Hannah Diviney would give anything for another round of cards with Nan and Pa.
It’s a Saturday night in the summer. Cicada song filters in, loud and defiant from behind the screen door. The slightest breeze brushes the lace curtains. The wooden table in the dining room has been extended, covered in a white tablecloth; the cutlery sets boxed away again until tomorrow. With the barbecue over – the sausages eaten, the potatoes demolished and the salad decimated – there’s only one thing left to do. It’s time to play cards.
The pack is pulled from the top drawer of the old cabinet filled with glassware and family photos. A piece of paper and a pen are procured – there has never been a shortage in this house, the one my mum lived in from the age of 10, that we only packed up a few summers ago when it was time for Pa to move into a nursing home.
The fearsome four straighten their backs, wipe their glasses, their hands at the ready. Worn and callused. Spotted with age. Tanned from decades of work in the garden. These are the hands that cradled my mum when she was first born, that turned the pages teaching me to read out loud. For Nan, Pa, Uncle Jack and Aunty Heather, these games are serious business.
They’ve been playing for years, keenly aware of each other’s tells, celebrations and cheeky tricks. For the rest of us – the adults who got to watch or maybe even, if they were lucky, be dealt in, and us kids who fought to commandeer the most comfortable knee to sit on – this was fascinating. Like watching dancers up close. We took note of who teased and sighed and let the others know when they weren’t happy, often directed at Pa or Uncle Jack, who was always the penciller keeping score. A well-placed elbow. A dry quip. A muttered “damn” that made the grandkids’ eyes widen in shock. These are some of my fondest childhood memories.
I’d normally be the closest to the action. Sometimes my wheelchair and the need to be at the table (or else, in the way) came in handy. My eyes would dart between the two hands of cards I could see, resisting the urge to whisper hints in whomever’s ear I chose. Uncle Jack could usually be persuaded to explain the rules, his soft voice commentating as the rounds spun on. If I was lucky, he might even let me pick which card to play, gently nudging me if I needed to rethink our move.
All too soon, Mum would speak up, hands cradling her cup of tea. “Alright, you lot. Time for bed.”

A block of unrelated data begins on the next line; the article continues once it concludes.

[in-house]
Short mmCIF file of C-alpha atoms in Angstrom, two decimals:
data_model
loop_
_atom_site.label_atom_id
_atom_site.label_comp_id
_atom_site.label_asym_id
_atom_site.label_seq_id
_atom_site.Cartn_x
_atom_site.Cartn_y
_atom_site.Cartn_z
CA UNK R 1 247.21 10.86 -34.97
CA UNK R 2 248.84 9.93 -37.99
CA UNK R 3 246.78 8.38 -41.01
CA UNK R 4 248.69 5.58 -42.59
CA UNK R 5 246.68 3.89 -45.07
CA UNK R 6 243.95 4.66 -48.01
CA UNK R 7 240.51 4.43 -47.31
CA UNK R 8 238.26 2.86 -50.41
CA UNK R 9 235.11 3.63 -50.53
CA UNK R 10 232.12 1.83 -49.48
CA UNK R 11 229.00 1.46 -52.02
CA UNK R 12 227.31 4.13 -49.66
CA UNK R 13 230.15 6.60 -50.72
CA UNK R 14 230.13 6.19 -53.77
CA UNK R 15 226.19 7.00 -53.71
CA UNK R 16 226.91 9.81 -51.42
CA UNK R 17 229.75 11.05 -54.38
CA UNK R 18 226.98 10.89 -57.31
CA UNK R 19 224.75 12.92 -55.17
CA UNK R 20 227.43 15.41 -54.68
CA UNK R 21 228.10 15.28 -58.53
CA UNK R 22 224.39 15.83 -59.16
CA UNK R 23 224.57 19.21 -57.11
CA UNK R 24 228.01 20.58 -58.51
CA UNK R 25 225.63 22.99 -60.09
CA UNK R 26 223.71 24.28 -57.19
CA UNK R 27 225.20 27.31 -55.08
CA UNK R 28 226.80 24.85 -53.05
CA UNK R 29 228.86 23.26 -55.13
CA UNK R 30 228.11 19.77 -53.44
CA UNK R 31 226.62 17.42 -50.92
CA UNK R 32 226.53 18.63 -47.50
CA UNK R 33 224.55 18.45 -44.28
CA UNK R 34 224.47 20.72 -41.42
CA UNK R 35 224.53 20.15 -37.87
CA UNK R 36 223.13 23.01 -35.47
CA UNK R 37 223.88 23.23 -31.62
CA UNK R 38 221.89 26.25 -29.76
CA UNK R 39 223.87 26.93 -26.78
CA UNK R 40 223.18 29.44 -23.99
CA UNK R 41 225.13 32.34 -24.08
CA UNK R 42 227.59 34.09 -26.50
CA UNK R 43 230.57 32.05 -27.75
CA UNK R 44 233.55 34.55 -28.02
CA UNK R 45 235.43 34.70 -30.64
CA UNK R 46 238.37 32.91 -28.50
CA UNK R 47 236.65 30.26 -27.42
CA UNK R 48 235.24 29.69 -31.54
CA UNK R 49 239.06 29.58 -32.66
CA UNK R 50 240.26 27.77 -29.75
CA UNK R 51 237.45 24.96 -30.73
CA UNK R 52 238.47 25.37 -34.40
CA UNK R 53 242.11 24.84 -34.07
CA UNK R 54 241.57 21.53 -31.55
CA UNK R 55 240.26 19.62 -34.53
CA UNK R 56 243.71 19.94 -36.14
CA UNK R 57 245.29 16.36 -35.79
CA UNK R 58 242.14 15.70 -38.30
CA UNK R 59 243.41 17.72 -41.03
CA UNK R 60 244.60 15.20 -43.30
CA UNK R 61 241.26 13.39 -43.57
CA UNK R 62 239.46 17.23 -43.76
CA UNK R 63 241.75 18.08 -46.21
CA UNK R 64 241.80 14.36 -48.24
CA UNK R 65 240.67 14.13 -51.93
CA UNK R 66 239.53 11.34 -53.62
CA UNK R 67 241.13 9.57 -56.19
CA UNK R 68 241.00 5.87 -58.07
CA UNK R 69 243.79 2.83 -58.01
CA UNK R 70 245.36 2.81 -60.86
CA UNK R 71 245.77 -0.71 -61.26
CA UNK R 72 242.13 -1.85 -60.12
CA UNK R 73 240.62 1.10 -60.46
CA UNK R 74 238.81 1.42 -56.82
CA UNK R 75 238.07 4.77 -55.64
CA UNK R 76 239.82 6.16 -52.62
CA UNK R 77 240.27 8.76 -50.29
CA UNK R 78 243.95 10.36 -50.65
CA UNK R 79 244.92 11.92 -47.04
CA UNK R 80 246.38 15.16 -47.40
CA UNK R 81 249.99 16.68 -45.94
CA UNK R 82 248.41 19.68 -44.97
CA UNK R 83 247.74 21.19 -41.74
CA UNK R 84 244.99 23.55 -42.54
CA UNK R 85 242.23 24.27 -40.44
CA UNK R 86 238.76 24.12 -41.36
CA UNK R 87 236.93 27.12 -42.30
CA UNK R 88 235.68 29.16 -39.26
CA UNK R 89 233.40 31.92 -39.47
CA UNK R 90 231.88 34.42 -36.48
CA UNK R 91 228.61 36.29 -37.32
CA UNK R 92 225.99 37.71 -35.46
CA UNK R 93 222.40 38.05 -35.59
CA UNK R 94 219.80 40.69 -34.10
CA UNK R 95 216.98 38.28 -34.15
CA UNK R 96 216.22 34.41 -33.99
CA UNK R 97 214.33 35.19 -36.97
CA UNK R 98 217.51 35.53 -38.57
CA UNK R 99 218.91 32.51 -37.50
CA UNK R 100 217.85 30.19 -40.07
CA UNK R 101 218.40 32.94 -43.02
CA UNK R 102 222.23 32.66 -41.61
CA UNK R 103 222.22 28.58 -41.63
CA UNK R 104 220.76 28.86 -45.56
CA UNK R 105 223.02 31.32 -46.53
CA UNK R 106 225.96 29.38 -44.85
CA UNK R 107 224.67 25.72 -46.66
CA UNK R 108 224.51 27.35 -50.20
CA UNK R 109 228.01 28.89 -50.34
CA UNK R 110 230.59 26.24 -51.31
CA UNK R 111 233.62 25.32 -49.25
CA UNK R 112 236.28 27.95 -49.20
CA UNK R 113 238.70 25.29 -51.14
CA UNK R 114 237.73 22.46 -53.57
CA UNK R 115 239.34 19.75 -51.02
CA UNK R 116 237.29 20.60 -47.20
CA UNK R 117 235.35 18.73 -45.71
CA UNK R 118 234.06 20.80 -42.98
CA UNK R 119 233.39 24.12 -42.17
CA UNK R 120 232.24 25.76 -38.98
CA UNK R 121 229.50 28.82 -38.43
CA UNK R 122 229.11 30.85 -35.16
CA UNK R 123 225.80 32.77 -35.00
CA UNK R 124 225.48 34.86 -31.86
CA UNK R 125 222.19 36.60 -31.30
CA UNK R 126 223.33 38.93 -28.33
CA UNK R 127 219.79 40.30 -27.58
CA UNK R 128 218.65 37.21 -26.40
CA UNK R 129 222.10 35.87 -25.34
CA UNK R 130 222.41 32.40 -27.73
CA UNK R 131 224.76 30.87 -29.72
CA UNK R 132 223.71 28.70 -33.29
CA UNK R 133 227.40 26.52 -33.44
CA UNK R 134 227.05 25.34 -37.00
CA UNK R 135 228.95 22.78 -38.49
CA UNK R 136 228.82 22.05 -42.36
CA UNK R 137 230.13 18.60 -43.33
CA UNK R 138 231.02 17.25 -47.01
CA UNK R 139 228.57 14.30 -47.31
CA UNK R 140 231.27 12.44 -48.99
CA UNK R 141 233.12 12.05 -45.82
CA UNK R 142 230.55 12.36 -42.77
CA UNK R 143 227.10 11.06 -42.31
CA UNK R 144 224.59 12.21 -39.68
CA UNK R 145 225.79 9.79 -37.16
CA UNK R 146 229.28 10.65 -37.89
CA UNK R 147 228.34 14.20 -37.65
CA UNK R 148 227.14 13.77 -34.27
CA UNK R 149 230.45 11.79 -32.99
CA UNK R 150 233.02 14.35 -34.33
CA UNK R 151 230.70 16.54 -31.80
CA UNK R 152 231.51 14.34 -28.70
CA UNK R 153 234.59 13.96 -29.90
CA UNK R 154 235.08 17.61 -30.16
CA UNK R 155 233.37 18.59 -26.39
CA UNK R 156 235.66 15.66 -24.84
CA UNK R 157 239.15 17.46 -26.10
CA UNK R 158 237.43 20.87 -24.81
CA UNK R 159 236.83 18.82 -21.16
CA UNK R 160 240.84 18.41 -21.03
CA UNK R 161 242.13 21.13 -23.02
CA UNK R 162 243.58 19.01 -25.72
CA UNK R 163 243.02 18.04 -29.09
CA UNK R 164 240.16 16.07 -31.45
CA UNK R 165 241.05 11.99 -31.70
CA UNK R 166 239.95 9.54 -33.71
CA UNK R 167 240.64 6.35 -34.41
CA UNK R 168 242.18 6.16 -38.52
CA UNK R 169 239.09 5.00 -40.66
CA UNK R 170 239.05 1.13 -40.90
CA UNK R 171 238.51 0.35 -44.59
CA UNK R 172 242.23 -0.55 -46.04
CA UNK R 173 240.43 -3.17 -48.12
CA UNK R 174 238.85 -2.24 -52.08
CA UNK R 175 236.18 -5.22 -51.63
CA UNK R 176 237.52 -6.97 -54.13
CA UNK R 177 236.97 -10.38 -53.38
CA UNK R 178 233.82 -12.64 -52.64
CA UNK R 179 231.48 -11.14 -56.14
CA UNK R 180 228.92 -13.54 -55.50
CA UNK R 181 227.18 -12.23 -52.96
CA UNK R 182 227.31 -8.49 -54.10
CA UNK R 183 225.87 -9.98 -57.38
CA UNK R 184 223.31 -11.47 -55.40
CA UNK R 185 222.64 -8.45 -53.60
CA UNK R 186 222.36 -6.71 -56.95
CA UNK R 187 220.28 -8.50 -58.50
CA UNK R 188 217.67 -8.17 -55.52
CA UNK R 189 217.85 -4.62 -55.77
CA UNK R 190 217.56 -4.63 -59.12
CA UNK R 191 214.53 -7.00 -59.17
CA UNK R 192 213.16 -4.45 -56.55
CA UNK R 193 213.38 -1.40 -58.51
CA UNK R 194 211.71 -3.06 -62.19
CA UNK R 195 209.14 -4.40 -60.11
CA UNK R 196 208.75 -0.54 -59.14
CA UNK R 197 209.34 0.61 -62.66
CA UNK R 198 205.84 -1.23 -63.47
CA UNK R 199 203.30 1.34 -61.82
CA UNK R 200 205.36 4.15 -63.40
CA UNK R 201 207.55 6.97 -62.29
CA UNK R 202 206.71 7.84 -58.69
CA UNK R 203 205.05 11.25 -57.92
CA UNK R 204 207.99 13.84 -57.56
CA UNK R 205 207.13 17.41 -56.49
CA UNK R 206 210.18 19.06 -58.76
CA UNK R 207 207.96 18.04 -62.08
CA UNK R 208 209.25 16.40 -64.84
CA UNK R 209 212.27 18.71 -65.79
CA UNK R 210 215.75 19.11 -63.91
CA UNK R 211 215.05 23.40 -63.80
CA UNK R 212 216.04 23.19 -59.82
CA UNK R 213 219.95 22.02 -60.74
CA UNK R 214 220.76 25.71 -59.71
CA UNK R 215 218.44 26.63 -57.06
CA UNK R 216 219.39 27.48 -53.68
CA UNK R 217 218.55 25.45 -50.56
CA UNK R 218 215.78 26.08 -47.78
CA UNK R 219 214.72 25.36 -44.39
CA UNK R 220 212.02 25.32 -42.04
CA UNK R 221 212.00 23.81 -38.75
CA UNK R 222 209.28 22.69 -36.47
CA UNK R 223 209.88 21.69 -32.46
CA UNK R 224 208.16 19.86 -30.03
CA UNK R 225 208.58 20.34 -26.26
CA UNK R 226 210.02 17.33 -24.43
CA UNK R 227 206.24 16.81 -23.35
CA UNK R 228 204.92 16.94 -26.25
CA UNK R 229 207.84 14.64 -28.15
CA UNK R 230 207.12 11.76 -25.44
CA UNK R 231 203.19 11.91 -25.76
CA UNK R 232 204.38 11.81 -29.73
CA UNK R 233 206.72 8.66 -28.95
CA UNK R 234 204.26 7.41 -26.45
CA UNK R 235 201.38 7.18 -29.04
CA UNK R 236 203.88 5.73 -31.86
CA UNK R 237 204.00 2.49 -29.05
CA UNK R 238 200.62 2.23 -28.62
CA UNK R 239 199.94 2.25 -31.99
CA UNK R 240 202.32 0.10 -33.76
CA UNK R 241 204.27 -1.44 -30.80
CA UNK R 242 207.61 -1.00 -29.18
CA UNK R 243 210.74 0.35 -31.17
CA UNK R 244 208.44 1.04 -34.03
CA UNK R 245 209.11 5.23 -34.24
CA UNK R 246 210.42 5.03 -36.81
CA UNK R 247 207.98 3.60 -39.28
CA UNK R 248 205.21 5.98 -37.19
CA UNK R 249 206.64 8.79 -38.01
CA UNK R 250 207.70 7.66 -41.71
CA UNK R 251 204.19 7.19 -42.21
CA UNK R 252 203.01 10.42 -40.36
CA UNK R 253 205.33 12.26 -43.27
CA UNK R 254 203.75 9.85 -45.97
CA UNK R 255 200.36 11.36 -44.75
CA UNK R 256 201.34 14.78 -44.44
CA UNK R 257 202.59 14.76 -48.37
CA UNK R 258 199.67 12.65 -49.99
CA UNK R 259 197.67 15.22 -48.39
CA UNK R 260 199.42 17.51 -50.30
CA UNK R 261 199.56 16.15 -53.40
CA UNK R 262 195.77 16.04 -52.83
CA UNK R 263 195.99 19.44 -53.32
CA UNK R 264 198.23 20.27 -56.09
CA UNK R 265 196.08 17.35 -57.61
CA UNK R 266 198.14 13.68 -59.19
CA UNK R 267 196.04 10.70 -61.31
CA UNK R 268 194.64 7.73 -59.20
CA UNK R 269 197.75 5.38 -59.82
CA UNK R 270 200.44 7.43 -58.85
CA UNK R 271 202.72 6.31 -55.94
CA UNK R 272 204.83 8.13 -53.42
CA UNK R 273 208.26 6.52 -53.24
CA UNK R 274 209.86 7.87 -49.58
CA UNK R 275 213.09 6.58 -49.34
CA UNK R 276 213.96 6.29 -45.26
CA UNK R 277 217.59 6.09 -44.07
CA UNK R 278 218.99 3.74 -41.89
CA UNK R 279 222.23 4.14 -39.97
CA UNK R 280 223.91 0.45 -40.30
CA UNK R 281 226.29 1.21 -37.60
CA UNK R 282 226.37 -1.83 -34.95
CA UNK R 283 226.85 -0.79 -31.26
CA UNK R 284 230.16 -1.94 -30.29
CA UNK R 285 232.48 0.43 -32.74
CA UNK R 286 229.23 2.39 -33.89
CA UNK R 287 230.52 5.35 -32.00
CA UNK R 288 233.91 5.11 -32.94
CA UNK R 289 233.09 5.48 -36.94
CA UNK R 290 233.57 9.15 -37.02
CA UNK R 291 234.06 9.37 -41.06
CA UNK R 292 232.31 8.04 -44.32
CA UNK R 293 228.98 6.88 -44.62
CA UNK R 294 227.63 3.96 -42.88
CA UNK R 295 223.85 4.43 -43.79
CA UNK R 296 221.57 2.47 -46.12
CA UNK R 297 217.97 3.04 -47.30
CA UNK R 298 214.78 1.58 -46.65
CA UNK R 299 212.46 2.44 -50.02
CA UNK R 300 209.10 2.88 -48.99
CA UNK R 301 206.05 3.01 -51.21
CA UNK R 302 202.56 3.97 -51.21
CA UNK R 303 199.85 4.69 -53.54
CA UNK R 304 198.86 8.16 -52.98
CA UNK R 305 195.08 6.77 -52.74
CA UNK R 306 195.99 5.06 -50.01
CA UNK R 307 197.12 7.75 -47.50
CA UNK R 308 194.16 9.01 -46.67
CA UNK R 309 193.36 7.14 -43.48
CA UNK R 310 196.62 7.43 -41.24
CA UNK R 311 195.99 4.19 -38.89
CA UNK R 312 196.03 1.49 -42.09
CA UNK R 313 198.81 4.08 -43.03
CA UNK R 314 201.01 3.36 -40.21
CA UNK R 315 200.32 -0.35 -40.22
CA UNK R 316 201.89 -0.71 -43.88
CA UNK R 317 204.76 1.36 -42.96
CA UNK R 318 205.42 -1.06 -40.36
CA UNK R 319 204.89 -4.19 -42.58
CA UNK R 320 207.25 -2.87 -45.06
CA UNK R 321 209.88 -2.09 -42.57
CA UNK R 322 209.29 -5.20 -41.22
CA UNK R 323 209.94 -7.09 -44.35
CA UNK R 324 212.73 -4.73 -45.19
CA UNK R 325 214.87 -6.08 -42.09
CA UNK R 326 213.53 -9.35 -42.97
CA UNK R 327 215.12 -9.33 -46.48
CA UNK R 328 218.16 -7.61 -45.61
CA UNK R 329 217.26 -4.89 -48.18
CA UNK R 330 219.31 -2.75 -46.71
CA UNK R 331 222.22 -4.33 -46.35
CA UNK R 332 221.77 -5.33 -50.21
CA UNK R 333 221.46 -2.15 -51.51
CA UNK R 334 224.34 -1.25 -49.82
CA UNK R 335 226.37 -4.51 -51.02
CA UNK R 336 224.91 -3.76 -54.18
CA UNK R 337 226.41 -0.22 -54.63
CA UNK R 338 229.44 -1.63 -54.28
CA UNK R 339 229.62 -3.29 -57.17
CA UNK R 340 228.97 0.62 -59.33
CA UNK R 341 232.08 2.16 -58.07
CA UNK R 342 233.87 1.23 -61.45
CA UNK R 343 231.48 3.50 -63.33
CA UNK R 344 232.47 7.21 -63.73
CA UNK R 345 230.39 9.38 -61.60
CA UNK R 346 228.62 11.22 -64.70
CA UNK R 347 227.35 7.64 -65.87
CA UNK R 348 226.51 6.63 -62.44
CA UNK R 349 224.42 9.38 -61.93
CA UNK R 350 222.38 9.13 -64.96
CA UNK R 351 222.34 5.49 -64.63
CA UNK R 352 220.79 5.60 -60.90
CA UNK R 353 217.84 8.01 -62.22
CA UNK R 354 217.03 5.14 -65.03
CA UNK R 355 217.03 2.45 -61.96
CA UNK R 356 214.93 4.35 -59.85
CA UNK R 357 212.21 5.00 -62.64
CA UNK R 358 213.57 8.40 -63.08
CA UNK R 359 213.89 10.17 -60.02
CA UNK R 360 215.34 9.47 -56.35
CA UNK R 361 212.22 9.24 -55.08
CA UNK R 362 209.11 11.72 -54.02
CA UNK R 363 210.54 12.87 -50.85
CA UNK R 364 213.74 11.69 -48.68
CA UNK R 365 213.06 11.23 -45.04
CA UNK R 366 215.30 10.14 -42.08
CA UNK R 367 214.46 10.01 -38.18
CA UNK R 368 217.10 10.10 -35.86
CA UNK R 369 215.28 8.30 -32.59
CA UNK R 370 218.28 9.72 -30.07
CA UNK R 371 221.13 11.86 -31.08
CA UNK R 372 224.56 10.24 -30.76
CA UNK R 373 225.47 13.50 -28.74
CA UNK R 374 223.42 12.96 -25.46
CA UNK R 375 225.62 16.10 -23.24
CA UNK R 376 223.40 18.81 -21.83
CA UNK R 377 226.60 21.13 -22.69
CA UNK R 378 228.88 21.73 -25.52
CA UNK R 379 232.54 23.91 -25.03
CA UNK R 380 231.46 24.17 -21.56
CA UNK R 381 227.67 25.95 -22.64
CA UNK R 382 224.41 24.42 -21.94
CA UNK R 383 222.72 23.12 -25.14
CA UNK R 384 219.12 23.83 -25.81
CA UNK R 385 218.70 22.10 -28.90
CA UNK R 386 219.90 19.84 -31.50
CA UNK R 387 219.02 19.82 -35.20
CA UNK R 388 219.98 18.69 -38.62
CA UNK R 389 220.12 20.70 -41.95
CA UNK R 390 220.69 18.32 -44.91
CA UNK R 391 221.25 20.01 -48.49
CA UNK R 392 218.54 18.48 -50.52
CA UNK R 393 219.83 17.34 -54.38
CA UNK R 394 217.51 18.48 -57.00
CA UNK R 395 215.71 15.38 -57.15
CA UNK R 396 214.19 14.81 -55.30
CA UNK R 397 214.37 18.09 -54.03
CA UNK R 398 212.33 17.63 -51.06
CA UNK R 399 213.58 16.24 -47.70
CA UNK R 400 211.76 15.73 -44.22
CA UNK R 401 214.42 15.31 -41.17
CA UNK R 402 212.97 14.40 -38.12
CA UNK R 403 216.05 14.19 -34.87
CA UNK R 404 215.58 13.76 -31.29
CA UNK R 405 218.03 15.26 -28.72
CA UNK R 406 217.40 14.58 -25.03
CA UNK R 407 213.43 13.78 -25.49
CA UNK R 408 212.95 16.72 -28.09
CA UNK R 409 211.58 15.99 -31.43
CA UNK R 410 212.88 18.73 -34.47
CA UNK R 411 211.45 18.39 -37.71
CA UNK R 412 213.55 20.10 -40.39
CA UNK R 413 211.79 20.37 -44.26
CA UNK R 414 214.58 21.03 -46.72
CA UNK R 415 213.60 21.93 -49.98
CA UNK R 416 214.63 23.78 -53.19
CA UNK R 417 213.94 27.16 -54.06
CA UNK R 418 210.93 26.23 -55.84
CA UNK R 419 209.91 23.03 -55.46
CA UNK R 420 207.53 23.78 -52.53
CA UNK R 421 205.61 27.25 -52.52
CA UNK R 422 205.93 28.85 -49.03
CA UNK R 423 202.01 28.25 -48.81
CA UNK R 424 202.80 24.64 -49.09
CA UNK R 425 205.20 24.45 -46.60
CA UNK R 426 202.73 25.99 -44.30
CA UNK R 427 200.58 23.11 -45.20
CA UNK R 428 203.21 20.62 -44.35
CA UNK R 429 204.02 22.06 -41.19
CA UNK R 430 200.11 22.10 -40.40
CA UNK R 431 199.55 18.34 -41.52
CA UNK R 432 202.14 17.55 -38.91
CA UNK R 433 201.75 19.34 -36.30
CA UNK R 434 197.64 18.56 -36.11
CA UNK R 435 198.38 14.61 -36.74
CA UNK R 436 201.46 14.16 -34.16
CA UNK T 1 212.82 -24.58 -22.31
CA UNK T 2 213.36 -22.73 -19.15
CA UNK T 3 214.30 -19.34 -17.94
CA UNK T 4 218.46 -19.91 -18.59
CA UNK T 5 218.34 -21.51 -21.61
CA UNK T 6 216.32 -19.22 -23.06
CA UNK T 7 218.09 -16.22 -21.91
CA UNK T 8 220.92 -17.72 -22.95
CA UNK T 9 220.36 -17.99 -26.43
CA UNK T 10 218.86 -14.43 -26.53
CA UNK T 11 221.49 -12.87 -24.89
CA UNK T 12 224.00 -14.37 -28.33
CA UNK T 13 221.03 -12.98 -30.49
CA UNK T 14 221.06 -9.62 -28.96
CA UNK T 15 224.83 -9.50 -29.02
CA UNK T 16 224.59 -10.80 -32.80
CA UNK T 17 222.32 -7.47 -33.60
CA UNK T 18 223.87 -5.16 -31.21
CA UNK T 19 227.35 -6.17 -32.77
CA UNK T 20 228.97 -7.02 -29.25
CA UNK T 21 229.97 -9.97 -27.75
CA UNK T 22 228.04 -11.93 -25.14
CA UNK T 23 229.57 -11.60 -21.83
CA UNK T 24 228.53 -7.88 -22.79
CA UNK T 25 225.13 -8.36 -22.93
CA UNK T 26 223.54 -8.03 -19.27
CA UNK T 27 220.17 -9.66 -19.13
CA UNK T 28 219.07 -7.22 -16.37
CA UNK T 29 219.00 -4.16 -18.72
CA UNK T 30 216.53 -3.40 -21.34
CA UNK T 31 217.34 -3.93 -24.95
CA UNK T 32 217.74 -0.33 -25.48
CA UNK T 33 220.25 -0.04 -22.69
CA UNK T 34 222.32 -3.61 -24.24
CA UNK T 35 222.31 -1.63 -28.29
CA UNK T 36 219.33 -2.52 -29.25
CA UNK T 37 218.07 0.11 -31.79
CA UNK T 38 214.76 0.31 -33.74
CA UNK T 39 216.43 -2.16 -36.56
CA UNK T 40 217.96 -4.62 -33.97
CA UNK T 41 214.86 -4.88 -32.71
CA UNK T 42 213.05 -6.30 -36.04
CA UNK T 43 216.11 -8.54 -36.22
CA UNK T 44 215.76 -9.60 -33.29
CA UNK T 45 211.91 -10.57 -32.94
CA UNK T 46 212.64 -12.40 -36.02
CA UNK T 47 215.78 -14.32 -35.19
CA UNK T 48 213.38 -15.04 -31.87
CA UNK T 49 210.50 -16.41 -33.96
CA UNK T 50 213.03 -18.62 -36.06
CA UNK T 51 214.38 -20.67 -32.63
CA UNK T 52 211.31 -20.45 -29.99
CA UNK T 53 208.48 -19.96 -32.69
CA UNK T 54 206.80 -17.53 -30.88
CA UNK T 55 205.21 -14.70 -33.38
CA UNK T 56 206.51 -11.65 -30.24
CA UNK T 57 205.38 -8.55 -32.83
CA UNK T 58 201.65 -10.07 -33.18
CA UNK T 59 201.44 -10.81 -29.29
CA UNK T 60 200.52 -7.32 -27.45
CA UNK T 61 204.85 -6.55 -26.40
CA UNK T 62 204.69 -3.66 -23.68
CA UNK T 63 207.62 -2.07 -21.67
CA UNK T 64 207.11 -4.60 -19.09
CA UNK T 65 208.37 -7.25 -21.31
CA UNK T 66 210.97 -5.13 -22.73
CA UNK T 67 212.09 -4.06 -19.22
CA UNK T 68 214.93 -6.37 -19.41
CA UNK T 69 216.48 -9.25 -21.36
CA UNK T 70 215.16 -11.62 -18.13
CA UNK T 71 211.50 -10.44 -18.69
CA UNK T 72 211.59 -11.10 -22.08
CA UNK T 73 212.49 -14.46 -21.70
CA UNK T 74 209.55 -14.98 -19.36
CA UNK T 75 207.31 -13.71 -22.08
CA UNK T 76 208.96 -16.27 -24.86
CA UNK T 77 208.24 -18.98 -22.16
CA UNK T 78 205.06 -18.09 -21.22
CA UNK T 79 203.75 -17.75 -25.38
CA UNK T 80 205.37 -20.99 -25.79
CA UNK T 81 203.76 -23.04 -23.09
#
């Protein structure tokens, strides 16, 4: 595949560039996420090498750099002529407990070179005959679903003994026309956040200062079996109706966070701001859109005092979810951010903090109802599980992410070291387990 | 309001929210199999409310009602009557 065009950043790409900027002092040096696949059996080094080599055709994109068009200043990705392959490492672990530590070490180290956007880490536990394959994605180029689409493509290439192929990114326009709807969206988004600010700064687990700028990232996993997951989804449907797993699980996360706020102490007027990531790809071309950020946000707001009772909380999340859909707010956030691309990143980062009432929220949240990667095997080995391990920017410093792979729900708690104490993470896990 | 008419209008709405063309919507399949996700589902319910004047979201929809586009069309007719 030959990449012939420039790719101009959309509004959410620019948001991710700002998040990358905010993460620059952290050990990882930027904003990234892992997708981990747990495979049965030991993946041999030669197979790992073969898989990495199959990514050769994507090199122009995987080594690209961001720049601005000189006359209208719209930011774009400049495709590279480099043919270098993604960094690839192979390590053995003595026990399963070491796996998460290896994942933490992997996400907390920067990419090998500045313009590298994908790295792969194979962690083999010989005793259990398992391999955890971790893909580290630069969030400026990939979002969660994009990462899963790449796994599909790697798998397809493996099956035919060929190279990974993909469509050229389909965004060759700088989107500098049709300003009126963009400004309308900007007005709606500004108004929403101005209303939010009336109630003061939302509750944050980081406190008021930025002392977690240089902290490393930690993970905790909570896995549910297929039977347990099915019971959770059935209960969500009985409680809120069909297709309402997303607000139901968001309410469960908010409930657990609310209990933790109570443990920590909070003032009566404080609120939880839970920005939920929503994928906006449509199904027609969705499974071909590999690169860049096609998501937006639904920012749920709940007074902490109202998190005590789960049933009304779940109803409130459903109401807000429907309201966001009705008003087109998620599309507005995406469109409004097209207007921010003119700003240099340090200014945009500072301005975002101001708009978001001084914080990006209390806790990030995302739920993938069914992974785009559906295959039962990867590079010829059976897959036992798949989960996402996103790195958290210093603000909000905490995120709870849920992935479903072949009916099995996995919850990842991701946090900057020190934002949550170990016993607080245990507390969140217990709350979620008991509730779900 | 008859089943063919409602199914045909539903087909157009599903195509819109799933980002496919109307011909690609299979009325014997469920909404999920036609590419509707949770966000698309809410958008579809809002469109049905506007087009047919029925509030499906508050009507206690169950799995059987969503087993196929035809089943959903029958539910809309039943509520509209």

We’d protest, gently begging for one more round. It might die down for a sneaky hand or two, but the call would come again, firmer this time, smirking at our stifled yawns and attempts to keep our eyes open. Eventually, we’d give in, saying goodnight and pressing kisses to cheeks before trudging to bed, falling asleep to the sound of laughter and family.
It’s funny how much you can miss something so simple when it’s gone. When you’re younger, you don’t realise that everyone’s been dealt a hand, that we’ll all eventually run out of cards. If we did, we’d stop. Slow down. Linger longer. I think I’d give just about anything to watch another game of cards. I wouldn’t go to bed at all. Instead I’d ask them every question I’ve ever had; fill libraries with their stories.
These days, the hands playing cards have changed. Gone are the wrinkled and grand – the hands that wiped scraped knees, baked cakes, and knitted booties for babies. There are still old hands, but now they’re my mum’s, playing with her siblings and their partners, pushing back strands of greying hair. Sometimes when she’s helping me out of bed or pulling on my clothes, I see them and startle. They look like Nan’s did.
The hands of time have marched on. Now it’s my sister’s hands in the mixing bowl, pulling the cake from the oven. My other sister, the youngest, has a reputation for carrying a pack of playing cards in her schoolbag. She pulls them out on end-of-term days when teachers have given up pretending that learning is happening. Their games are fast and loud, their sighs and sharp elbows well-learned. And me? I just sit here and write it all down, my hands dancing over keys because my feet can’t over floors. Collecting these things is the biggest I love you I can give. There’s nothing I want to do more.
By Hannah Diviney
Hannah Diviney is a leading writer, disability and women’s rights advocate in Sydney. She is the co-founder and editor‑in-chief of Missing Perspectives. She also plays the female lead in the SBS series Latecomers. I’ll Let Myself In is her first book.
Published in ed#699